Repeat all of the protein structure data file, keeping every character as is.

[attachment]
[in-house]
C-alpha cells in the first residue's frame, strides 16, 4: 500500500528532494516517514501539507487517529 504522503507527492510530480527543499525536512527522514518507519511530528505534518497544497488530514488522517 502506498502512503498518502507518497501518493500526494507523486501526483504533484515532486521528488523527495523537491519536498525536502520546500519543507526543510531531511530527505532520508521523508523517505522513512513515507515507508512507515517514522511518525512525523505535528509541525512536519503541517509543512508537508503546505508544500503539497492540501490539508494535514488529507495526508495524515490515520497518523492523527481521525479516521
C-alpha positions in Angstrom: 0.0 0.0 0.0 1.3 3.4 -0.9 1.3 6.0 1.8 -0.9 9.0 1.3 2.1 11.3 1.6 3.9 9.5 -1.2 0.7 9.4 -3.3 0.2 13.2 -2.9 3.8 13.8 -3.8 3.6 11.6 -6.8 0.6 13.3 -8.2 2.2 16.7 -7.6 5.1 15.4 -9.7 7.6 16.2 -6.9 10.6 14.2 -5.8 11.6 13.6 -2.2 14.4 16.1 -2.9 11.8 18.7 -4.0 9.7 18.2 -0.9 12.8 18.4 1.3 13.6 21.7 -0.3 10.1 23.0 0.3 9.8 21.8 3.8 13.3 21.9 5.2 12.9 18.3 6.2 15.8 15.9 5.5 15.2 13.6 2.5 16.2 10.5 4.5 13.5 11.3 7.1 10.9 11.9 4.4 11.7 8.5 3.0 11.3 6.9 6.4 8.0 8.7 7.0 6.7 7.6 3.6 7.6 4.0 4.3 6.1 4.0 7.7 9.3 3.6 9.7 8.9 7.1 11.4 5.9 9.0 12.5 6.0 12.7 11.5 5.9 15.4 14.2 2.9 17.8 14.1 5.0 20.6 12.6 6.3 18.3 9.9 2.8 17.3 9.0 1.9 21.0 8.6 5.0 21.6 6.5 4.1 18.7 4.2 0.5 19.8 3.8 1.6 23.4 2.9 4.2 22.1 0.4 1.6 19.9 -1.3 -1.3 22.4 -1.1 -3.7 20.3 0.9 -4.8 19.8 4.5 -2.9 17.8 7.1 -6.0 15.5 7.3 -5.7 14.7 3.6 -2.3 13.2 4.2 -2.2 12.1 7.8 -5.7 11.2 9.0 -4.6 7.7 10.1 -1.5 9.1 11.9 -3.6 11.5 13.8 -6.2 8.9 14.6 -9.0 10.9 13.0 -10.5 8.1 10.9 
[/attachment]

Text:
[in-house]
C-alpha cells in the first residue's frame, strides 16, 4: 500500500528532494516517514501539507487517529 504522503507527492510530480527543499525536512527522514518507519511530528505534518497544497488530514488522517 502506498502512503498518502507518497501518493500526494507523486501526483504533484515532486521528488523527495523537491519536498525536502520546500519543507526543510531531511530527505532520508521523508523517505522513512513515507515507508512507515517514522511518525512525523505535528509541525512536519503541517509543512508537508503546505508544500503539497492540501490539508494535514488529507495526508495524515490515520497518523492523527481521525479516521
C-alpha positions in Angstrom: 0.0 0.0 0.0 1.3 3.4 -0.9 1.3 6.0 1.8 -0.9 9.0 1.3 2.1 11.3 1.6 3.9 9.5 -1.2 0.7 9.4 -3.3 0.2 13.2 -2.9 3.8 13.8 -3.8 3.6 11.6 -6.8 0.6 13.3 -8.2 2.2 16.7 -7.6 5.1 15.4 -9.7 7.6 16.2 -6.9 10.6 14.2 -5.8 11.6 13.6 -2.2 14.4 16.1 -2.9 11.8 18.7 -4.0 9.7 18.2 -0.9 12.8 18.4 1.3 13.6 21.7 -0.3 10.1 23.0 0.3 9.8 21.8 3.8 13.3 21.9 5.2 12.9 18.3 6.2 15.8 15.9 5.5 15.2 13.6 2.5 16.2 10.5 4.5 13.5 11.3 7.1 10.9 11.9 4.4 11.7 8.5 3.0 11.3 6.9 6.4 8.0 8.7 7.0 6.7 7.6 3.6 7.6 4.0 4.3 6.1 4.0 7.7 9.3 3.6 9.7 8.9 7.1 11.4 5.9 9.0 12.5 6.0 12.7 11.5 5.9 15.4 14.2 2.9 17.8 14.1 5.0 20.6 12.6 6.3 18.3 9.9 2.8 17.3 9.0 1.9 21.0 8.6 5.0 21.6 6.5 4.1 18.7 4.2 0.5 19.8 3.8 1.6 23.4 2.9 4.2 22.1 0.4 1.6 19.9 -1.3 -1.3 22.4 -1.1 -3.7 20.3 0.9 -4.8 19.8 4.5 -2.9 17.8 7.1 -6.0 15.5 7.3 -5.7 14.7 3.6 -2.3 13.2 4.2 -2.2 12.1 7.8 -5.7 11.2 9.0 -4.6 7.7 10.1 -1.5 9.1 11.9 -3.6 11.5 13.8 -6.2 8.9 14.6 -9.0 10.9 13.0 -10.5 8.1 10.9 